On Easter Sunday we’ll be singing Mozart’s Missa Brevis in C, K. 220 (the ‘Sparrow Mass’) with orchestra in our 11am eucharist service.
According to musicologist Daniel Heartz, the Sparrow Mass – like many of Mozart’s masses – was popular with audiences, and it is probably they who gave it its nickname (the violins appear to ‘chirp’ in the middle of the Sanctus and Benedictus movements). Heartz argues that popularity is something Mozart actively strove for: he achieved it with the Sparrow Mass through its ‘songful and euphonious character’, but also through the device of bringing back the initial Kyrie and Christe themes in the ‘Dona nobis pacem’ section of the Agnus Dei. According to Heartz:
‘The ears of Mozart’s worshippers (and of audiences ever since) surely welcomed this rounding off, this sense of completion that brings peace and fulfillment, an achievement that is possible, desirable, and even sublime, attained by purely musical means.’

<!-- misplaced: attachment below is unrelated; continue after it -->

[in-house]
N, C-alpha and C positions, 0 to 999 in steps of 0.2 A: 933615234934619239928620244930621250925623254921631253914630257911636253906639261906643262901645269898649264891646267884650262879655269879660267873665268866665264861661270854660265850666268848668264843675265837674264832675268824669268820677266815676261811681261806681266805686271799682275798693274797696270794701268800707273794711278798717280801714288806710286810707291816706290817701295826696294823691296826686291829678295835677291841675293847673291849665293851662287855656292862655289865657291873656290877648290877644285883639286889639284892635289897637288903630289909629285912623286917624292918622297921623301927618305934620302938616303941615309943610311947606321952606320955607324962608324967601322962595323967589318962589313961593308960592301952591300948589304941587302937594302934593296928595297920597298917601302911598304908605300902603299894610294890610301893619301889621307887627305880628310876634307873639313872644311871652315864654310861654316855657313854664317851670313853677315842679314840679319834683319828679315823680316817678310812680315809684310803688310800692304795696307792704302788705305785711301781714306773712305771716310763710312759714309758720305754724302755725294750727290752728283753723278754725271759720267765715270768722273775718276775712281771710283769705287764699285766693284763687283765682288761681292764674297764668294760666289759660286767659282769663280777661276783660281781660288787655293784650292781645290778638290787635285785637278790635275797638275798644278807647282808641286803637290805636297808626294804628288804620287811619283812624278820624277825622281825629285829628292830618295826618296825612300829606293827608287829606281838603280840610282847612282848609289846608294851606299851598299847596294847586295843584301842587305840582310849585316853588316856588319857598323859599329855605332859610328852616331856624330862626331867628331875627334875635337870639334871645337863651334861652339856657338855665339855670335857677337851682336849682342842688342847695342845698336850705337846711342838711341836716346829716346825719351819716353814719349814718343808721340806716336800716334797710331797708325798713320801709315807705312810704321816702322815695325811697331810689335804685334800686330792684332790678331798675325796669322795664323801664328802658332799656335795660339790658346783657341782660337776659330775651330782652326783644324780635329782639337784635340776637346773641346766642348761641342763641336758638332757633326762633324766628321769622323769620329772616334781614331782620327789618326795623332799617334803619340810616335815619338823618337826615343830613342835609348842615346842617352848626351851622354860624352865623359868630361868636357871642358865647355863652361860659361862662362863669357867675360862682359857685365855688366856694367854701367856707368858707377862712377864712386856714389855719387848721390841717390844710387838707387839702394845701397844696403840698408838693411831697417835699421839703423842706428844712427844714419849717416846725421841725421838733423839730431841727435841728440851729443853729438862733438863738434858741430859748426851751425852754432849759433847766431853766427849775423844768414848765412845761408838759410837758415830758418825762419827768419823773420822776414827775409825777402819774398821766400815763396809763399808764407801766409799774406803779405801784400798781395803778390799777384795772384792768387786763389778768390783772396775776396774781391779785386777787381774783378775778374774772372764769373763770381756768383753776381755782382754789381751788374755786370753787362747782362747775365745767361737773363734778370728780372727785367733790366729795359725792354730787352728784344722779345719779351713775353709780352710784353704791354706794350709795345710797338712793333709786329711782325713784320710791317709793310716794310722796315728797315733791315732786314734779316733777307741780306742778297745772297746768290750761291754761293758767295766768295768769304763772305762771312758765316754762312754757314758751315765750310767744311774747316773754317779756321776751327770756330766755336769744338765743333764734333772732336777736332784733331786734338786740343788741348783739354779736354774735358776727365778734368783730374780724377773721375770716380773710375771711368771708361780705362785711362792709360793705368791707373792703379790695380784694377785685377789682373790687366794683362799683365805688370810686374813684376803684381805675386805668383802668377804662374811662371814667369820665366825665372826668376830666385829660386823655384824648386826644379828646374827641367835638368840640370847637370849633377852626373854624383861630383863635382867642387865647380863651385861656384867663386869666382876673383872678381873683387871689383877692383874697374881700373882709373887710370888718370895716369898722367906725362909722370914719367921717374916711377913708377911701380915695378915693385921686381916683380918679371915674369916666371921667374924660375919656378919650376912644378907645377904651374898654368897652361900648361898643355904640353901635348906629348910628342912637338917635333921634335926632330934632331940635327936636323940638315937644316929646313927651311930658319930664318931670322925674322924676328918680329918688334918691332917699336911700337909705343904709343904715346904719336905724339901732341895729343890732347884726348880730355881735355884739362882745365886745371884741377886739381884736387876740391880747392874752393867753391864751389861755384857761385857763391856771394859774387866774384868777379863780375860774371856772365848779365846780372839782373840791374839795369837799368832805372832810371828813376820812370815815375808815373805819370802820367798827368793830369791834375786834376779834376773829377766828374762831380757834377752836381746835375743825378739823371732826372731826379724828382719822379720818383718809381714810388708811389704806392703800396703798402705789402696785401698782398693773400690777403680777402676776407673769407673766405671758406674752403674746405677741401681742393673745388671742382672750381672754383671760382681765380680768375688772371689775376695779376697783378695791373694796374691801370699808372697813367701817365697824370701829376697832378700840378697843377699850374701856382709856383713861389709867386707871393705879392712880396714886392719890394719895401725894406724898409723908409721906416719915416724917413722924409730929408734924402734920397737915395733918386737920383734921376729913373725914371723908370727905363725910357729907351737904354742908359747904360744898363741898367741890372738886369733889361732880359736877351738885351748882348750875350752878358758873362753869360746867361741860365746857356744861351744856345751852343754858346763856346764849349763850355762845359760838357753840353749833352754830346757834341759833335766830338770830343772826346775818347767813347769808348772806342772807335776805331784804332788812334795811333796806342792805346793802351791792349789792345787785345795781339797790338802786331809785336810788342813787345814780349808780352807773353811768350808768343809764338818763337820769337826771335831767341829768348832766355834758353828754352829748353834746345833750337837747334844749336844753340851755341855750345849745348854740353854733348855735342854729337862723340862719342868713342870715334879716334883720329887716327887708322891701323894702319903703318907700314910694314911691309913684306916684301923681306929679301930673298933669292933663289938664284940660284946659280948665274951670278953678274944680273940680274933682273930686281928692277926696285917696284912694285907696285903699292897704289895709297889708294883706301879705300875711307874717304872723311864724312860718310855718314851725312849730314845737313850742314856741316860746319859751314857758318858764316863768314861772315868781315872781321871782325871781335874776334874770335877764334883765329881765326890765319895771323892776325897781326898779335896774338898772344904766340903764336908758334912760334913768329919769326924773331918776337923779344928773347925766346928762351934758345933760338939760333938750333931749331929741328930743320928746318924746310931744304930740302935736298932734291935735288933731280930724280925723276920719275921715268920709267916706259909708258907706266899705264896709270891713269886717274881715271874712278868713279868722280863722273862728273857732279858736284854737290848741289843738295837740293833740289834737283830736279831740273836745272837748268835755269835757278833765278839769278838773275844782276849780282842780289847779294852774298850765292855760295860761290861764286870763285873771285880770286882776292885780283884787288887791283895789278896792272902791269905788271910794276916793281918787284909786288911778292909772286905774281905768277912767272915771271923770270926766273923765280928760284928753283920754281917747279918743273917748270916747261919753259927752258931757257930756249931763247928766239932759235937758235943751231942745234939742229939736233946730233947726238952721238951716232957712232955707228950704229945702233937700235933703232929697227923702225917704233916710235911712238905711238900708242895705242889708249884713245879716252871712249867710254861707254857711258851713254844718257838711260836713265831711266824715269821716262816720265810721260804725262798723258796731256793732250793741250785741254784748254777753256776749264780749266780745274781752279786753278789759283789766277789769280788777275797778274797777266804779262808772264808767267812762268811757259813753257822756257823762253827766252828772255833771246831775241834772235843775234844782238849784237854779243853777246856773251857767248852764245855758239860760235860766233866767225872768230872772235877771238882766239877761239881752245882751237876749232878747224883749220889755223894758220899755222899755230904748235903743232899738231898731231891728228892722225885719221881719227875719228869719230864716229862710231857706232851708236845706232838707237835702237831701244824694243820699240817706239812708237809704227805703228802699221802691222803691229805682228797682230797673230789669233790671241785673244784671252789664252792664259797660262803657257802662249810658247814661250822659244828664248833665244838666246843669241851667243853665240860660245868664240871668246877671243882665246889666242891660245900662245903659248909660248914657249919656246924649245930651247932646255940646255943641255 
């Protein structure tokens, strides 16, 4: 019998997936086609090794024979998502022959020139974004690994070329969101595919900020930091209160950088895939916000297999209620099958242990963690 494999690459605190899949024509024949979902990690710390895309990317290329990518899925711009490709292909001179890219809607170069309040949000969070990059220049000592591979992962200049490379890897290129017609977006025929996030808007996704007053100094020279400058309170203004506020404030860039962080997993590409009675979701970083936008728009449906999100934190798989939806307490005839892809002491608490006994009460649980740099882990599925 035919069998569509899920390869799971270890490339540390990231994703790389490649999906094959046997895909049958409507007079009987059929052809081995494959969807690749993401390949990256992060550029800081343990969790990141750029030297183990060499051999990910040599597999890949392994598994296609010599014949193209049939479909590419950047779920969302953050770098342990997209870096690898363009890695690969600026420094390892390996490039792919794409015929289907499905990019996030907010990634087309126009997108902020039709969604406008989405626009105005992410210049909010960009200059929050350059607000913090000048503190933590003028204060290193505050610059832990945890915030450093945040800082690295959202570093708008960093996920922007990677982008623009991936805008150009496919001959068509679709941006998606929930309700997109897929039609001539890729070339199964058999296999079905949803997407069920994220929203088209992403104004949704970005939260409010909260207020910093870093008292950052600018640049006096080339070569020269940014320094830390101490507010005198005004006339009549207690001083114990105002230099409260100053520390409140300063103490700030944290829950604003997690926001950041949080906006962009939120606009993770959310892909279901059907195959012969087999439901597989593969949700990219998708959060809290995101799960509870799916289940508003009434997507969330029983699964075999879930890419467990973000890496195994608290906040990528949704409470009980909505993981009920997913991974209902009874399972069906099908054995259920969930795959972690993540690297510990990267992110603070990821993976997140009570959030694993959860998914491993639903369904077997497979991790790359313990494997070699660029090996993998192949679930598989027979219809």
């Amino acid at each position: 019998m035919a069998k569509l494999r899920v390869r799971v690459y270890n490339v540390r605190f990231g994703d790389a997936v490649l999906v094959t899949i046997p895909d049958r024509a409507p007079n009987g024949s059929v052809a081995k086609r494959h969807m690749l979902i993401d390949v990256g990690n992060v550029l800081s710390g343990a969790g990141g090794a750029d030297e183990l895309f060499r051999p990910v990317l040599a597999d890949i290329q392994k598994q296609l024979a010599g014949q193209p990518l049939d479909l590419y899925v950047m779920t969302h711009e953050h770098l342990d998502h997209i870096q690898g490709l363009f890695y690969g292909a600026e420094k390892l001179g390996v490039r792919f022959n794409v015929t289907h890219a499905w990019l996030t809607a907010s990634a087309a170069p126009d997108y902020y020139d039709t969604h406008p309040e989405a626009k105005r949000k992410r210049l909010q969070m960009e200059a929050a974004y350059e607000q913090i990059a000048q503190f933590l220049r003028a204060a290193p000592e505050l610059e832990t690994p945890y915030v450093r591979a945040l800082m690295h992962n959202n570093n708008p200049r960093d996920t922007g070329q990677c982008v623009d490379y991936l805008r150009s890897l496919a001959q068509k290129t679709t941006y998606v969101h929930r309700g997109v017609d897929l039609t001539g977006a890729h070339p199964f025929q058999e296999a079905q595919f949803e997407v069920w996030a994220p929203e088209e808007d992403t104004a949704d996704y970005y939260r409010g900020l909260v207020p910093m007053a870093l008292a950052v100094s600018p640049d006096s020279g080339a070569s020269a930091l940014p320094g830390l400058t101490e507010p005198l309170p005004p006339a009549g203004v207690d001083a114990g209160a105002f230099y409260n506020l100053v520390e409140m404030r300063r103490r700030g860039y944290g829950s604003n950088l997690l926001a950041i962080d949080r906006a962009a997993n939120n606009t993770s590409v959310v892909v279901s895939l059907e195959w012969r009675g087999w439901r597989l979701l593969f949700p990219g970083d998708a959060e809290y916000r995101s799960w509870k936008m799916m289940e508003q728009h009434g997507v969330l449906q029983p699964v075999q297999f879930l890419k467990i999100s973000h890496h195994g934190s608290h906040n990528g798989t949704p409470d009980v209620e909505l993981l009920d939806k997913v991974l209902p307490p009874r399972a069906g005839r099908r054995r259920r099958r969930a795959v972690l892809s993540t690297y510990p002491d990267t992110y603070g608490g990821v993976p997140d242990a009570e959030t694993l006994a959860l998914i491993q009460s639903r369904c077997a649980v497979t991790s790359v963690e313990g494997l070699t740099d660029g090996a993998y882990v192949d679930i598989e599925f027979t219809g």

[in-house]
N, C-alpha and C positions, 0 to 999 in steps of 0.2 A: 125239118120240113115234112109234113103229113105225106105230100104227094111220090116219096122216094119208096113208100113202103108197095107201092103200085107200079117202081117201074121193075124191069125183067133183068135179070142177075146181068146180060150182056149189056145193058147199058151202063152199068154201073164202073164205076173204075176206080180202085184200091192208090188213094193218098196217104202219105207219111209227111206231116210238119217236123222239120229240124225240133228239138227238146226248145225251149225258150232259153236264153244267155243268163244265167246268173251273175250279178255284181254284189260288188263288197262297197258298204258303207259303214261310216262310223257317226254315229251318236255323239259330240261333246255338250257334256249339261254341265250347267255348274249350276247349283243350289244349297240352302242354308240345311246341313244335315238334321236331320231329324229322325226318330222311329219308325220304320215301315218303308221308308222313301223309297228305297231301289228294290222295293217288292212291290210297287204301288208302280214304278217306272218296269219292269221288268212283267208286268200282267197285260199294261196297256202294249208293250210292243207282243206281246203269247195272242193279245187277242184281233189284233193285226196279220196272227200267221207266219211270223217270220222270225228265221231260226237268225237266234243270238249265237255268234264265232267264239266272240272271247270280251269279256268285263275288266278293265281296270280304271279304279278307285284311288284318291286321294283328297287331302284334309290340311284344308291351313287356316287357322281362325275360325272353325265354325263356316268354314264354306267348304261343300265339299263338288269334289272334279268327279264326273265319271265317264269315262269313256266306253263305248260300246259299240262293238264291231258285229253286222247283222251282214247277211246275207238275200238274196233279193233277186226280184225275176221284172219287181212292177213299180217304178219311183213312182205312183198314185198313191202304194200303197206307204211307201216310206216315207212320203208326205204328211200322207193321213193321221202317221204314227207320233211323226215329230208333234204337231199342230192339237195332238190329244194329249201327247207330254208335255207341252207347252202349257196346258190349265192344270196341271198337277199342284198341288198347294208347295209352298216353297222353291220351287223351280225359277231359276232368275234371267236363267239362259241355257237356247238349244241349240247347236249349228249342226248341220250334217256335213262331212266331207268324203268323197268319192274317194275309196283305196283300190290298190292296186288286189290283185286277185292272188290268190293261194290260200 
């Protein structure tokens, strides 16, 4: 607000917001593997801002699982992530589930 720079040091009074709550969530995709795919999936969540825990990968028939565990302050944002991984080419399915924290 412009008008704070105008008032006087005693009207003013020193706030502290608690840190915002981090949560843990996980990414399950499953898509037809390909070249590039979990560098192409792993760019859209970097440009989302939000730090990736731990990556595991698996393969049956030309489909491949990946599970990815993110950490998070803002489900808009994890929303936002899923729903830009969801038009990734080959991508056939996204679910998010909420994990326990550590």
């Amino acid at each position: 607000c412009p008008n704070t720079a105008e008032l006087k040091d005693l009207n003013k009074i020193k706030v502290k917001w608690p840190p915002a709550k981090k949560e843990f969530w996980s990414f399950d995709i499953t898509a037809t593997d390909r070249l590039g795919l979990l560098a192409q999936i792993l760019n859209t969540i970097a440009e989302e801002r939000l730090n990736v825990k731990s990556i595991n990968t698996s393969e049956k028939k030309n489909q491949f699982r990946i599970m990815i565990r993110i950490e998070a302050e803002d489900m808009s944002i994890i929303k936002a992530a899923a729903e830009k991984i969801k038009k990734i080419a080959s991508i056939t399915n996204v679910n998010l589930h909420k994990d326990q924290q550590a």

Singing a Mozart mass on Easter Sunday has become a tradition at Pilgrim, and is something which always causes singers and players great delight – an emotion we hope we are able to convey in full to our congregation!
The photo depicts the choir singing a different Mozart mass on Easter Sunday last year (Missa Brevis in D, K. 194).
Source: David Heartz, 1995, Haydn, Mozart and the Viennese School: 1740-1780, W.W. Norton & Company, New York & London.